Friday, February 06, 2009

The Media.

I rarely watch TV. The news is much easier to get online; it's much easier to access a wide variety of sources, to learn background information about current events, and to speak to people directly involved in the news at hand. However, I'm wondering if my neglect of television has been a mistake.

I spend a lot of time in a particular coffee shop; I take my laptop here during the day, and sit under a huge flatscreen TV that is forever tuned to CNN. Now, CNN is one of the more reputable news sources out there, especially when compared to Fox News or MSNBC. However, the last few days of exposure to this mainstream news channel have startled me -- CNN is an incredibly polemic channel.

The rhetoric they use is absolutely sensational, although this was easily guessed. But the news they provide is utterly unhelpful -- all about soundbites, entirely one-sided -- I guess, it's everything I've read about mainstream media. The media is constantly denigrated by reasonable people, for a variety of reasons. But the shocking part is: these reasons, they're all true.

I'm watching coverage of the Salmonella outbreak now. They're interviewing a little kid that got Salmonella from peanut butter -- he's spouting words and concepts he clearly doesn't understand: "I think... (pause, looks questioningly off camera) I think we should re... recall all peanut butter products, and... (looks off camera again) ..test them all, and create another federal institution in charge of testing all the food. The FDA isn't keeping me safe. The FDA made me want to die." [Reporter smirks satisfactorily at camera.] The camera pans to some seriously disgusting-looking peanut butter, as the off-screen voice tells us, "The FDA is incapable of keeping us safe. This has been the largest food recall in history."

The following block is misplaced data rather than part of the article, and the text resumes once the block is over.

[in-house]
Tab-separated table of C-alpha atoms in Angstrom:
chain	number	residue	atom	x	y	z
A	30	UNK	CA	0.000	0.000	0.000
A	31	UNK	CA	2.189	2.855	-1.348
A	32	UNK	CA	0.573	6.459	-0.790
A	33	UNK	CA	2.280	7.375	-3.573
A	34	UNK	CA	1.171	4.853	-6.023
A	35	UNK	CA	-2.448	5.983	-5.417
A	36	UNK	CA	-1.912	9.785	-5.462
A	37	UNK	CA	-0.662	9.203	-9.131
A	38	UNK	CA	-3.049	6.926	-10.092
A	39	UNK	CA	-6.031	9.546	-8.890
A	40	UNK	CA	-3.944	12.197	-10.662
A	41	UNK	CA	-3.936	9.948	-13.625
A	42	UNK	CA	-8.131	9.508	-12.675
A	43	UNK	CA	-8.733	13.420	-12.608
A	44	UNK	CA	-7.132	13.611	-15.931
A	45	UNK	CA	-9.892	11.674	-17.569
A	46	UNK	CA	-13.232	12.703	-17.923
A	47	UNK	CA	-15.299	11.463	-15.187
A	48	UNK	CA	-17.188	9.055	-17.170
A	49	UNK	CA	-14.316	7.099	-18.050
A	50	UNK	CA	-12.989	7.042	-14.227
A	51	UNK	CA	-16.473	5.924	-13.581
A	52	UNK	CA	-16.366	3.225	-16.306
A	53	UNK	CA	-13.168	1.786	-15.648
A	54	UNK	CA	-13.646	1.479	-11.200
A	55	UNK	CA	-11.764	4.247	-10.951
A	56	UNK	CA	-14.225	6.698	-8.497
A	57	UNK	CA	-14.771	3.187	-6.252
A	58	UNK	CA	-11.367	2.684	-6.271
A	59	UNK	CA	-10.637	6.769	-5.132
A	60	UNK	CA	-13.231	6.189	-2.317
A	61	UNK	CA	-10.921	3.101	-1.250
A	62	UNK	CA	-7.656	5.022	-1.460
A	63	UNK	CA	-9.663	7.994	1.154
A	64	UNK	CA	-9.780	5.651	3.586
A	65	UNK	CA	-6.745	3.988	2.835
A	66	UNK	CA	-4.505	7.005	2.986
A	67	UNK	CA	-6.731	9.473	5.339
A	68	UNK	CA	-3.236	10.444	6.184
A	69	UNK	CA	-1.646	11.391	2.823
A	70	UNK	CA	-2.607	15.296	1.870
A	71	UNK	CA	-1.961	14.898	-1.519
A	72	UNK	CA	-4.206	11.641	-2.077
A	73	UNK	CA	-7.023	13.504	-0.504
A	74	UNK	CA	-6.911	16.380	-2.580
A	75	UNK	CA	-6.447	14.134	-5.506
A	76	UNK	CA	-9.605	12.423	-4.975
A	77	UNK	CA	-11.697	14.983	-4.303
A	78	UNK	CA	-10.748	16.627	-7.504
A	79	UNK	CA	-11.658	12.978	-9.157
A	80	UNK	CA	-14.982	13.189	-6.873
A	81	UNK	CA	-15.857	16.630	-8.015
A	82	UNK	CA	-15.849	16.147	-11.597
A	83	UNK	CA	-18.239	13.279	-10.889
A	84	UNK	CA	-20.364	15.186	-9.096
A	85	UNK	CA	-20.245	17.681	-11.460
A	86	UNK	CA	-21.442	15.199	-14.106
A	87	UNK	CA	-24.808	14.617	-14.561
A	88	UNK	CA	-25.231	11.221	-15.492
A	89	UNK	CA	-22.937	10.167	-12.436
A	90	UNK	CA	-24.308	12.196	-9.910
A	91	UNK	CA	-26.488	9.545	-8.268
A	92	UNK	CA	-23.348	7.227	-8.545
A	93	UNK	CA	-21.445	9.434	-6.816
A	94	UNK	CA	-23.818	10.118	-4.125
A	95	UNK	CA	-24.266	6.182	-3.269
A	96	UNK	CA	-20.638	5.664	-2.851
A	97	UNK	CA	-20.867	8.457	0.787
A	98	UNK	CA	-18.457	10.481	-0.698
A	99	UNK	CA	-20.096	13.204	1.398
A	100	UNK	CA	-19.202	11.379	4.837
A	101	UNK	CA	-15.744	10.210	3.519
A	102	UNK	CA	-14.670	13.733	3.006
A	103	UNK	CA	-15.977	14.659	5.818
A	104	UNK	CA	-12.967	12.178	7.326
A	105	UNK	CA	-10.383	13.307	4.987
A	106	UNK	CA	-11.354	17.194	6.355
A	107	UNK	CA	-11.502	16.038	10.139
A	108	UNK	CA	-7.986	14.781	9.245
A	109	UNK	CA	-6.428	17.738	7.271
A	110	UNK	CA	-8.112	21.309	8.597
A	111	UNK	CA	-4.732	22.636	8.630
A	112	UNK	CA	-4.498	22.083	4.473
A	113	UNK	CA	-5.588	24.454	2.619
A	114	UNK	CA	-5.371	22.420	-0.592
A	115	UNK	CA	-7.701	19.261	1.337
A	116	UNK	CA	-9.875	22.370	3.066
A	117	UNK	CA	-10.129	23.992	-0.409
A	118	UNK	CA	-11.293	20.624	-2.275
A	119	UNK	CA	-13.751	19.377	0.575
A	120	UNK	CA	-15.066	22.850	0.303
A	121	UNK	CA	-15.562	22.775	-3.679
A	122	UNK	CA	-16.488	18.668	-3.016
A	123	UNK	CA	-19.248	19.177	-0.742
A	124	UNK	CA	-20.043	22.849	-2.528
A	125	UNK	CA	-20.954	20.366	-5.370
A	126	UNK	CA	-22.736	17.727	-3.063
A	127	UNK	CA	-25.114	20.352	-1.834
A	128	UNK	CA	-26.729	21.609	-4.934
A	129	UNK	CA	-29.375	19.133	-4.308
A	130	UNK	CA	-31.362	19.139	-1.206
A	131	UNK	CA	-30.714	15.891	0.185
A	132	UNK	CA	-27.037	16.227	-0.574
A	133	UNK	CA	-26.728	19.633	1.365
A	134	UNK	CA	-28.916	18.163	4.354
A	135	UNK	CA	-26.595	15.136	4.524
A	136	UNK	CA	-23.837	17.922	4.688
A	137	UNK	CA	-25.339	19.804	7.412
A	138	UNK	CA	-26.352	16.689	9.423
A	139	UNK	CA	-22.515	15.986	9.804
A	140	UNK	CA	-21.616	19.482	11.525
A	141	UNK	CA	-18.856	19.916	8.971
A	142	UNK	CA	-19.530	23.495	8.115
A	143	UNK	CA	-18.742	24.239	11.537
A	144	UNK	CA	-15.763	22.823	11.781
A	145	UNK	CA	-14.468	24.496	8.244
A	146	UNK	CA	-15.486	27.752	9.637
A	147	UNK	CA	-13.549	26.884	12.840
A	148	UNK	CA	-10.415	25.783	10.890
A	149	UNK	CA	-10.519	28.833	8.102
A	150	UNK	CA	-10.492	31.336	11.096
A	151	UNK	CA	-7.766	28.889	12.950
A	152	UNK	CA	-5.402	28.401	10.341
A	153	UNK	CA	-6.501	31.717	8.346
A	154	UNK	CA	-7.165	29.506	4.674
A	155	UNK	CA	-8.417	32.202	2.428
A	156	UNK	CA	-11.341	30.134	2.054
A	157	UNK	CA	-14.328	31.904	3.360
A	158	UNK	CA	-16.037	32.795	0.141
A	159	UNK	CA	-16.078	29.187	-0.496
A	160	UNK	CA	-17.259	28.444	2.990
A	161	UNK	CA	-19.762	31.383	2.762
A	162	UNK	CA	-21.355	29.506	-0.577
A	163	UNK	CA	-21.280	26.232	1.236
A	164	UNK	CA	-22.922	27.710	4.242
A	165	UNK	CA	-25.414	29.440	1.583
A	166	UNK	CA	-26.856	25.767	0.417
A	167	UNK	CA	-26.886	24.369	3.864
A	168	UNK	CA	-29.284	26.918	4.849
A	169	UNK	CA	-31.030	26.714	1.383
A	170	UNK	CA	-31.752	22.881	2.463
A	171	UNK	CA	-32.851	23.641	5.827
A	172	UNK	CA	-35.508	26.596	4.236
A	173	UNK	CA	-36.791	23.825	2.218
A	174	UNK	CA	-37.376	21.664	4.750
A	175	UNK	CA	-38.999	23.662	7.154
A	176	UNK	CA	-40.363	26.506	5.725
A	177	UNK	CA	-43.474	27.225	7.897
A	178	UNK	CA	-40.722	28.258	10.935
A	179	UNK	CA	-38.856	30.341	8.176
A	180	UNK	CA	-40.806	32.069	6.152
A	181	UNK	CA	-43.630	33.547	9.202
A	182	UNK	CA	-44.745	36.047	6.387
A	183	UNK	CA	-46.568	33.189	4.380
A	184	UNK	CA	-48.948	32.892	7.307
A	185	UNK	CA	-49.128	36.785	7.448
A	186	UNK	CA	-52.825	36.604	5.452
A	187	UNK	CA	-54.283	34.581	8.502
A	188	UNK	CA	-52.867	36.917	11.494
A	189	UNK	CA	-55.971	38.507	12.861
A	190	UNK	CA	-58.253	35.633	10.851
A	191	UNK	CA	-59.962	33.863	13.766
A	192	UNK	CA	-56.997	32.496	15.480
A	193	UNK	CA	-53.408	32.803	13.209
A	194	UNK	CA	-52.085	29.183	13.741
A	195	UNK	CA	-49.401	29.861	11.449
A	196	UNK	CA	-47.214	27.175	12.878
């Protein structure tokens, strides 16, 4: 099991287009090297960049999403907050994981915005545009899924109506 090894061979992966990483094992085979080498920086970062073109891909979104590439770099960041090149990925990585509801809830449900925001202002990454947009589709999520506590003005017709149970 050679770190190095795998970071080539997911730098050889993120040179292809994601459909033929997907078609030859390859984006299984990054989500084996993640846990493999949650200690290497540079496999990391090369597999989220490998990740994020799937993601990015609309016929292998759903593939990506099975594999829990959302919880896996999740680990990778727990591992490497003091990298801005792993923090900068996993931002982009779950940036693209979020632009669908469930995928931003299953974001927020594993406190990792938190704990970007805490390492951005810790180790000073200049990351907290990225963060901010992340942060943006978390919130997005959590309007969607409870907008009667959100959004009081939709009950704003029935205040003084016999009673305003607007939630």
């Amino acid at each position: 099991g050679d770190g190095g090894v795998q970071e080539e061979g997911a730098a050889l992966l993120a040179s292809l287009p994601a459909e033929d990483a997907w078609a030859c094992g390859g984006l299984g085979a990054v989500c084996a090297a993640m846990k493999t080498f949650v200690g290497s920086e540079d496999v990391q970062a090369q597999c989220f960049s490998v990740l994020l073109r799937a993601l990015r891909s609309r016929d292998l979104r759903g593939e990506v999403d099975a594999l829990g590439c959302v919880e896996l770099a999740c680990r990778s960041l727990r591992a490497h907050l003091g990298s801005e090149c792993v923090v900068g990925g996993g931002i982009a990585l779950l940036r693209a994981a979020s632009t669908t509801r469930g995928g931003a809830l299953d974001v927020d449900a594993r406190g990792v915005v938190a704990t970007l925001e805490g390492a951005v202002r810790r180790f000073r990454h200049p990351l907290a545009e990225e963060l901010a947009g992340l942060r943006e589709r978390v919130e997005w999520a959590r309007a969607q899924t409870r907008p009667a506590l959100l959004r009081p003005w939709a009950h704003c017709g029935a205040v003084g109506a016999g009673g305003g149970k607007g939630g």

How is this helpful at all? How does this do anything except incite panic? If CNN were reasonable, they'd put together a nice report on the pros and cons of the FDA, how it's helped, where it's failed, and compare/contrast the possibility of a new food regulatory agency. The situation would have been handled calmly, intelligently, and informed the American people, who will instead undoubtedly be calling their representatives in a panic, screaming blindly for reform. No wonder Americans are ignorant about politics -- this is the news we stand.

Journalism is dying, not because people aren't consuming, but because we all want to be in a reality TV show. The problem is, real life doesn't have an editor to step in and save the day at the end. The more polemic entertainment we demand, the more Americans walk around feeling as though the world will end. It's a self-fulfilling prophecy.

There will, mark my words, be talk of a new regulatory agency in the wake of these outbreaks. And maybe that's a good thing. God knows the FDA is terrible. But will the process be nuanced? Will our choices be educated? I doubt it. This television is sickening. That's what we call the news...


At 1:00:00 AM , Blogger Mitchell said...

No comments for a while and yet you soldier on. I hope you're getting some positive feedback...


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